Liability in Dog Bite Injuries
Dog bite injuries occur so frequently that many states have statutes in place that make a dog owner automatically liable for any injuries their pet may cause. However, there are legal distinctions from state-to-state that may include requisite conditions for holding an owner liable for a dog bite injury. For example, some states require the victim to prove they were not a trespasser and the dog chased, bit, killed, or wounded; other states have a steadfast rule that victims of a dog bite accident do not have to prove that the dog owner did anything wrong in the event of injury; rather, the victim need only prove that they didn’t provoke the dog into biting and was “acting peaceably somewhere he or she had a right to be.” There are even statutes that don’t require a dog to make physical contact for an owner to be liable for someone’s injury. The variance in these laws can be confusing, but the counsel of a proficient dog bite injury attorney can help guide you through this landscape.
Texas abides by a “one bite rule,” which means an owner must have had the knowledge that their dog was capable of causing the injury in question to be held liable. Furthermore, victims of a dog bite injury must prove the owner’s awareness that their dog could pose a danger. However, owners of a dog that caused personal injury can avoid liability if they had warned others that their animal may bite and took precautions to prevent injury, such as having the dog on a leash. Subsequently, if a dog bite victim ignored the owner’s warnings and tried to pet the dog—or made threatening gestures to the dog or their owner—a dog owner could not be held liable for the injury.
Statutes that Assign Liability to the Owner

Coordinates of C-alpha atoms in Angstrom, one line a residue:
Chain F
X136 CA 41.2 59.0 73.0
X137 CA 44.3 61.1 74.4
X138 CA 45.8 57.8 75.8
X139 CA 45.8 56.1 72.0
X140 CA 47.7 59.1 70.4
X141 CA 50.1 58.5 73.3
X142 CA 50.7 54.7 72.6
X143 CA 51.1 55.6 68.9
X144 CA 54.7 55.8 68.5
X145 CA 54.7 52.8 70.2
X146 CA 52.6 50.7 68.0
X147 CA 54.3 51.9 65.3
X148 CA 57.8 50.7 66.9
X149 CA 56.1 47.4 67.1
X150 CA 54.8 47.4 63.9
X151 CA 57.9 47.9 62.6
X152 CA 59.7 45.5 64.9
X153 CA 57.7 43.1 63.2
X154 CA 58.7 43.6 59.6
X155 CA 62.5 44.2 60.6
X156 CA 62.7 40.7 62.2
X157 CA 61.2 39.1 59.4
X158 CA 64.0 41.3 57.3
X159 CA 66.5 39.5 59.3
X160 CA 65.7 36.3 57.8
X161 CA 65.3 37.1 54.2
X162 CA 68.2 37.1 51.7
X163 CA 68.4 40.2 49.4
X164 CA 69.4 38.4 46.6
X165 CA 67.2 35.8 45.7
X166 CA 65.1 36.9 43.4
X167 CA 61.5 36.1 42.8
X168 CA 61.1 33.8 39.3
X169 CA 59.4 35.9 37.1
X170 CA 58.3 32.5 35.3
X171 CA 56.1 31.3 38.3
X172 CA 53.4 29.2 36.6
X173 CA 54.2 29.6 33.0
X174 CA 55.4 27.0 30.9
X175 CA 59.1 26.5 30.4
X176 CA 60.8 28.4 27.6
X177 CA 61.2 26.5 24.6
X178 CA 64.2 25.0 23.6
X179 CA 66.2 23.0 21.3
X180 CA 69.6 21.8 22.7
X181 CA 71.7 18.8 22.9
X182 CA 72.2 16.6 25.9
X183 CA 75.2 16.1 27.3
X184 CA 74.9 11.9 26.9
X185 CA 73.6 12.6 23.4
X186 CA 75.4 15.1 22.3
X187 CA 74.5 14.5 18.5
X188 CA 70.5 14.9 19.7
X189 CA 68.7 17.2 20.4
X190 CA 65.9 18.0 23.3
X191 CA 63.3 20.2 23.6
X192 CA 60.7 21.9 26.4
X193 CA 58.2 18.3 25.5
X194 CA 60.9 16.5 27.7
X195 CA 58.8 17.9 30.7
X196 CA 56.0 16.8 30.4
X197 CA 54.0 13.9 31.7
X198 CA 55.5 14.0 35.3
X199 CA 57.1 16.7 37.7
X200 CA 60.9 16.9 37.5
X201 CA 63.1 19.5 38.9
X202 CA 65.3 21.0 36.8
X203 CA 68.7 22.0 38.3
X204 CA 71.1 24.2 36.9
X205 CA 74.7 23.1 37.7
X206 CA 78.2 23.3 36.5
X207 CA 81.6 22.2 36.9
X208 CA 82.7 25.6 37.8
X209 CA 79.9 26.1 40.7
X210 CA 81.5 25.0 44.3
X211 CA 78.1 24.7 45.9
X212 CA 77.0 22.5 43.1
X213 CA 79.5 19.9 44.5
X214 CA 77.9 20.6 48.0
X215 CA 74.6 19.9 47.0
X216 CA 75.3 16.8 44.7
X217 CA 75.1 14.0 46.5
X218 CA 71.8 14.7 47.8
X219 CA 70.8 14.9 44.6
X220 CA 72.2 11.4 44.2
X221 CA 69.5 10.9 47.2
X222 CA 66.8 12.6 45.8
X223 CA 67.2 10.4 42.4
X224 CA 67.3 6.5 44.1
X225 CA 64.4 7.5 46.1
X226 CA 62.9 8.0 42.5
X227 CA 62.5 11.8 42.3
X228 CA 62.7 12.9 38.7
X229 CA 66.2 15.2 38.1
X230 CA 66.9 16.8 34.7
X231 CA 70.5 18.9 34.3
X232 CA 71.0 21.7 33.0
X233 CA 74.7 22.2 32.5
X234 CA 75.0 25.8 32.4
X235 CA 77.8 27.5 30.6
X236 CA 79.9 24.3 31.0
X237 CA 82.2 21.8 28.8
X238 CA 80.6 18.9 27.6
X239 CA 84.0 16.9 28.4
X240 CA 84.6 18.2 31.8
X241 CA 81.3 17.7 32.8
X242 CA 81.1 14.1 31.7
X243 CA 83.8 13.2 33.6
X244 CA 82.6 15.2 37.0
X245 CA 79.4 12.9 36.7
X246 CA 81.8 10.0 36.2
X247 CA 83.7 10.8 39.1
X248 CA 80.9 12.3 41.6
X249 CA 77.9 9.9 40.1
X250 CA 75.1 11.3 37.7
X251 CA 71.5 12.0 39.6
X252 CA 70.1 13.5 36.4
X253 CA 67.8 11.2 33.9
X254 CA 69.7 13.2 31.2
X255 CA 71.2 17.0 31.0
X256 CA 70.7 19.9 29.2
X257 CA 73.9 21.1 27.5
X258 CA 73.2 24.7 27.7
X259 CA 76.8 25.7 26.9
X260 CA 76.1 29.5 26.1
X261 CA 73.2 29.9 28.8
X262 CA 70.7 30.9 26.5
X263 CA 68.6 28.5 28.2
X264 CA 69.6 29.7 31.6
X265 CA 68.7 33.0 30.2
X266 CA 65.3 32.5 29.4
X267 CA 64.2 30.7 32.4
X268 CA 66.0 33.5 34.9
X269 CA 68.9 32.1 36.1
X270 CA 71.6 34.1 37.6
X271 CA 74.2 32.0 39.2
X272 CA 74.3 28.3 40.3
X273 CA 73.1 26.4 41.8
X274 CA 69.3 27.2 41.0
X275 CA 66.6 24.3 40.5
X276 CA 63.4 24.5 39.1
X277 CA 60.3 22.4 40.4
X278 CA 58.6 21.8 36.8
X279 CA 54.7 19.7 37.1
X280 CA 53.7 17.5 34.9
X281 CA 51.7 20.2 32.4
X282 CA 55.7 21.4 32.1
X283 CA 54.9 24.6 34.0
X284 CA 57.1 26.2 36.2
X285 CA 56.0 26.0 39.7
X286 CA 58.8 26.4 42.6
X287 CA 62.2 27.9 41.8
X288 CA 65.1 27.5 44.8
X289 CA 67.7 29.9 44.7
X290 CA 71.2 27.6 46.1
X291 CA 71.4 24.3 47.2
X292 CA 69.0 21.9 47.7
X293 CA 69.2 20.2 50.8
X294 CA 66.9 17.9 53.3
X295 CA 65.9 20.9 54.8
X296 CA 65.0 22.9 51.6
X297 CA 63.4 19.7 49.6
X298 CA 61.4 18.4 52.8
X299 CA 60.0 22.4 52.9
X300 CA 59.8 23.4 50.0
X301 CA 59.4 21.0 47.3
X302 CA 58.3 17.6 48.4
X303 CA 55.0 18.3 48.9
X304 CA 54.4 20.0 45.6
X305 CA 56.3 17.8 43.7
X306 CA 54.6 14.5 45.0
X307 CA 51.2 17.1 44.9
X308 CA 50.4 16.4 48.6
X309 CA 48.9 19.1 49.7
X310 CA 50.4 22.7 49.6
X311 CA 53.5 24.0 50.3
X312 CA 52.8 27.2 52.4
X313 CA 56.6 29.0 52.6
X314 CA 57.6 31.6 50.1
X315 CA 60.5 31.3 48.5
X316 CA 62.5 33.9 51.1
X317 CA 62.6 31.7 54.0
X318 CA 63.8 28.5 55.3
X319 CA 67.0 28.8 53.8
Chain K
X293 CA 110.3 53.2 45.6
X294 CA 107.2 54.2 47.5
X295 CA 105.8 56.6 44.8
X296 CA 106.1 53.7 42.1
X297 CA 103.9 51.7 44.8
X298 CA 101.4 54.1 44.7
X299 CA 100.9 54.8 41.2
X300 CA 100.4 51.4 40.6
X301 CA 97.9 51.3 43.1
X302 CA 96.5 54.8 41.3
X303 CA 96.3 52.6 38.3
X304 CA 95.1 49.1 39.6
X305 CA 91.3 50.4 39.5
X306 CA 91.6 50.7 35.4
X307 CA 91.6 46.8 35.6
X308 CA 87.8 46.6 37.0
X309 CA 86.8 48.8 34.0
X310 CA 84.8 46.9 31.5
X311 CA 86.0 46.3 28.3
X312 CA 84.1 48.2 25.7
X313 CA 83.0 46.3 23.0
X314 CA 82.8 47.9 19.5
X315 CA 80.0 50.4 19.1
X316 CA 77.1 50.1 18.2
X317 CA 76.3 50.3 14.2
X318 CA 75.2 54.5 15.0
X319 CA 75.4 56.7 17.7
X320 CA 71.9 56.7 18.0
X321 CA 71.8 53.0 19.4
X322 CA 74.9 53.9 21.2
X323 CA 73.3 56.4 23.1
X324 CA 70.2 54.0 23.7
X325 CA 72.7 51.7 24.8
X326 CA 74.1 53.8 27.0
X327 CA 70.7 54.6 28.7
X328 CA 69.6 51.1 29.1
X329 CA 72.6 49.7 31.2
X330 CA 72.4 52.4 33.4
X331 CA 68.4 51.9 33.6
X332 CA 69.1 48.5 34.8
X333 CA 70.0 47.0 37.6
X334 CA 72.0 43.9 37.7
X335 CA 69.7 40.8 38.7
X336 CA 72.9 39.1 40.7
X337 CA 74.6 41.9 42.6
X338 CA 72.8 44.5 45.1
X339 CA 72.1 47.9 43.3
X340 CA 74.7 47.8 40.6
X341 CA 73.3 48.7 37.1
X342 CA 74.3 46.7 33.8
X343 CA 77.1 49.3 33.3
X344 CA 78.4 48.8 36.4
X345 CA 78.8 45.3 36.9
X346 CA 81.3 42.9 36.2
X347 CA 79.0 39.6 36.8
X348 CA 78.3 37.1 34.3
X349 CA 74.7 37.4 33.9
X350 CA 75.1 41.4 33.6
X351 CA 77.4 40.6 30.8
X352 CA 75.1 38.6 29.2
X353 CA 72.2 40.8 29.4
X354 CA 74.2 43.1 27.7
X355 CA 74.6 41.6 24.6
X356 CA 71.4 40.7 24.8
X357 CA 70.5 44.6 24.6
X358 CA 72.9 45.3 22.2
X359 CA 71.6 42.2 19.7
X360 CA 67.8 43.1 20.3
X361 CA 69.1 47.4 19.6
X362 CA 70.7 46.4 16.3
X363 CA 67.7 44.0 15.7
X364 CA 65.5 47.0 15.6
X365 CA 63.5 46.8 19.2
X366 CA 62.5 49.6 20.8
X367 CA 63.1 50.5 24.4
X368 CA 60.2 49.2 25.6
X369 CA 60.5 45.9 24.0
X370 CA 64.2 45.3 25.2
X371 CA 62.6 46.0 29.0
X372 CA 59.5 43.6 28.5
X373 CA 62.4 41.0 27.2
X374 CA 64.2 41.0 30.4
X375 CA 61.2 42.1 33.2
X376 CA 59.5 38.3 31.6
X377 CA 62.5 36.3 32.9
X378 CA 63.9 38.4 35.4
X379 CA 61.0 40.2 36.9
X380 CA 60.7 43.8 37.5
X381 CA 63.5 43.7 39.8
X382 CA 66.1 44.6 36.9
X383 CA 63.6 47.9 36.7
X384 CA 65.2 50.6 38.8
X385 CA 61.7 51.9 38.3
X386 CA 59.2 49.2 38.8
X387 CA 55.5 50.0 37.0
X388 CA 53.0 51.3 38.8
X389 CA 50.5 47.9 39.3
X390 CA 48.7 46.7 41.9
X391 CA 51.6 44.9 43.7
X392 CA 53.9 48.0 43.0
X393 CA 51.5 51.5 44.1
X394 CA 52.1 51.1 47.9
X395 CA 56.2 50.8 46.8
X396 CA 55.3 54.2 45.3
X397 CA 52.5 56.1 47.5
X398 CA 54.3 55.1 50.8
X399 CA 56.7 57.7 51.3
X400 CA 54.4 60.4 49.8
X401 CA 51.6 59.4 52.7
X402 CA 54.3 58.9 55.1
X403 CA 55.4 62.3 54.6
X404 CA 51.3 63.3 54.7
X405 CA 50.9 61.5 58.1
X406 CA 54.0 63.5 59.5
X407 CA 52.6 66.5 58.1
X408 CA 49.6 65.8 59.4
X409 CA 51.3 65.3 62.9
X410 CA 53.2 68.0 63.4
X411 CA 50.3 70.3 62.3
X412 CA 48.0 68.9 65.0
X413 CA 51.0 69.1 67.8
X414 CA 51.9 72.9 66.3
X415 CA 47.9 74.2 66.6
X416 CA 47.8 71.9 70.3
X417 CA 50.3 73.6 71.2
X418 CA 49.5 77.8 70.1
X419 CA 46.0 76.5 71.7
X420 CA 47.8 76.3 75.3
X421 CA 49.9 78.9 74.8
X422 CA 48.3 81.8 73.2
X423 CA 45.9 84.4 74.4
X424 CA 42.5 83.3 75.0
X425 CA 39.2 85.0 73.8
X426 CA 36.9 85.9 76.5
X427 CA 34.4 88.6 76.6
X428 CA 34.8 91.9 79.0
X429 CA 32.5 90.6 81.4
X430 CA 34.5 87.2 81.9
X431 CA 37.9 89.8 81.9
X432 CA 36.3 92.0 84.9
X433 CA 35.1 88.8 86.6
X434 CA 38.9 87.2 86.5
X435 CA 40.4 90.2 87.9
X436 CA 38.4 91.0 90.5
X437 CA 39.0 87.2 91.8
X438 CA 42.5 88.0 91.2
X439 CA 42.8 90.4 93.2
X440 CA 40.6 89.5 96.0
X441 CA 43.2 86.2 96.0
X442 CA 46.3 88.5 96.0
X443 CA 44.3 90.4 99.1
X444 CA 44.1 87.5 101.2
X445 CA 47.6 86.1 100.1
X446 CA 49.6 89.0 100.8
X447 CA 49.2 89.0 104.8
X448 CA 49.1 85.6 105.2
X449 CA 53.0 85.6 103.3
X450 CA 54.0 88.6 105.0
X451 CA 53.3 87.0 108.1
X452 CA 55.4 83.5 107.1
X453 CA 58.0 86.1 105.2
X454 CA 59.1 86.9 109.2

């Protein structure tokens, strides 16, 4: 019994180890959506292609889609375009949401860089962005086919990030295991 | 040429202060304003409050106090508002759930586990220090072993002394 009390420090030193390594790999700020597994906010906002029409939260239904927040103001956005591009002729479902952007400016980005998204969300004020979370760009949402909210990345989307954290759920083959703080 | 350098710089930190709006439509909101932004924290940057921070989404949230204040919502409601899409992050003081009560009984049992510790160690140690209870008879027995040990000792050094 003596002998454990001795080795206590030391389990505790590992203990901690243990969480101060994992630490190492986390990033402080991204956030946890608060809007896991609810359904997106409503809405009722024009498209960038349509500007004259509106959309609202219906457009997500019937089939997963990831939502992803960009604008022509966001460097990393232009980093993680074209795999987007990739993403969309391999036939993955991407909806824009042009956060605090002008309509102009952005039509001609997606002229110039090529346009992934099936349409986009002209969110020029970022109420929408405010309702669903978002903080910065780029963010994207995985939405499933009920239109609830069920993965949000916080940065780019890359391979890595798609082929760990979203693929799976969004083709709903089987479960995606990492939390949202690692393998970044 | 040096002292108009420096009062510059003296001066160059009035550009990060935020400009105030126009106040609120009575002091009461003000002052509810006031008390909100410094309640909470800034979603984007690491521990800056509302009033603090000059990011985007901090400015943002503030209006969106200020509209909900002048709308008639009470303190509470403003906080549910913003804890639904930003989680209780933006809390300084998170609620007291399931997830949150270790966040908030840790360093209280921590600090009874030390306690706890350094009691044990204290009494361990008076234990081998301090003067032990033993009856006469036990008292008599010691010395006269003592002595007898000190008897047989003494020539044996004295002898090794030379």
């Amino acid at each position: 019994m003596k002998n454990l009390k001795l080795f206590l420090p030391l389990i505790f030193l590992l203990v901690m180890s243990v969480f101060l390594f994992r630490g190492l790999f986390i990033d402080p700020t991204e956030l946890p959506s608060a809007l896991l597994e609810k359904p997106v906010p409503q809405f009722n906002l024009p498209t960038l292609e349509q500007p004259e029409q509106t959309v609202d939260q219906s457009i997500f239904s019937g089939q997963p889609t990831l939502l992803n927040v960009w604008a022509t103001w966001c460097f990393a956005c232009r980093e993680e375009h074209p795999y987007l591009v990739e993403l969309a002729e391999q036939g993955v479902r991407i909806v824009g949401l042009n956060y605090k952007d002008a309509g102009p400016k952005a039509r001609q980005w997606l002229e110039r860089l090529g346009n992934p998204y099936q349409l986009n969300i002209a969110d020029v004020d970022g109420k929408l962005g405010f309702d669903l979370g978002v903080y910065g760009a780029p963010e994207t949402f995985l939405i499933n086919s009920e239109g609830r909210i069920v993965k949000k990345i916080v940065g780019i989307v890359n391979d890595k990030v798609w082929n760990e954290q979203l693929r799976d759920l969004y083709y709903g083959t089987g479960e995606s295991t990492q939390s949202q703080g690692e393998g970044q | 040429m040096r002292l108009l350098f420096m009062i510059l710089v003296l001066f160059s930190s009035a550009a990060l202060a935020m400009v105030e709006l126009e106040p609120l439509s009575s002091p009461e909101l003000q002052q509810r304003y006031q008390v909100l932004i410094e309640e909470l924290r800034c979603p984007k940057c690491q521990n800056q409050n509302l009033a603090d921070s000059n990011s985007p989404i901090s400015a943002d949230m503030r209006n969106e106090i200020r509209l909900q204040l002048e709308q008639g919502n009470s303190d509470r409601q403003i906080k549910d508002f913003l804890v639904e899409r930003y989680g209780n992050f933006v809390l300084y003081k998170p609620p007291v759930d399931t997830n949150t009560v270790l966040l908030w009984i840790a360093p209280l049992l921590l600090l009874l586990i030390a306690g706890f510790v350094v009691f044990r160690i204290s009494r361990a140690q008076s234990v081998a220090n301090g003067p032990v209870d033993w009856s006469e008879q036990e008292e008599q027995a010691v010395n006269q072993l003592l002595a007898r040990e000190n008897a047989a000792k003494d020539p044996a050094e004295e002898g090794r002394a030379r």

Because pet owners are expected to assume responsibility if their animal destroys property or otherwise causes harm, there are laws that automatically assign this liability to the owner. The statutes that make an owner liable for injuries caused by their pet include:
- “One bite rule,” in which the owner must be proven to have known that their dog had the potential to cause injury
- A state-wide dog-bite statute that makes an owner liable for any injury their pet may cause, regardless if they were aware of the dog’s potential to cause injury
- Negligence by the dog owner as the reason for the injury
- The injury occurred on the dog owner’s property
Most liability requires restitution in the form of the owner compensating for medical bills, missed time at work, and lost wages. In serious cases, a court may order that the dog be put down if it poses a great threat to the public or children.
Contact a Dog Bite Injury Lawyer
Sustaining injuries from a dog bite can be painful and frightening. At Chris Mayo Law Firm, the dedicated dog bite injury lawyers believe that owners who fail to supervise their dog or otherwise act negligently should be held responsible for victims’ suffering. If you have experienced a dog bite injury, don’t hesitate to reach out to our San Antonio offices at (210) 999-9999 to discuss your case in more detail.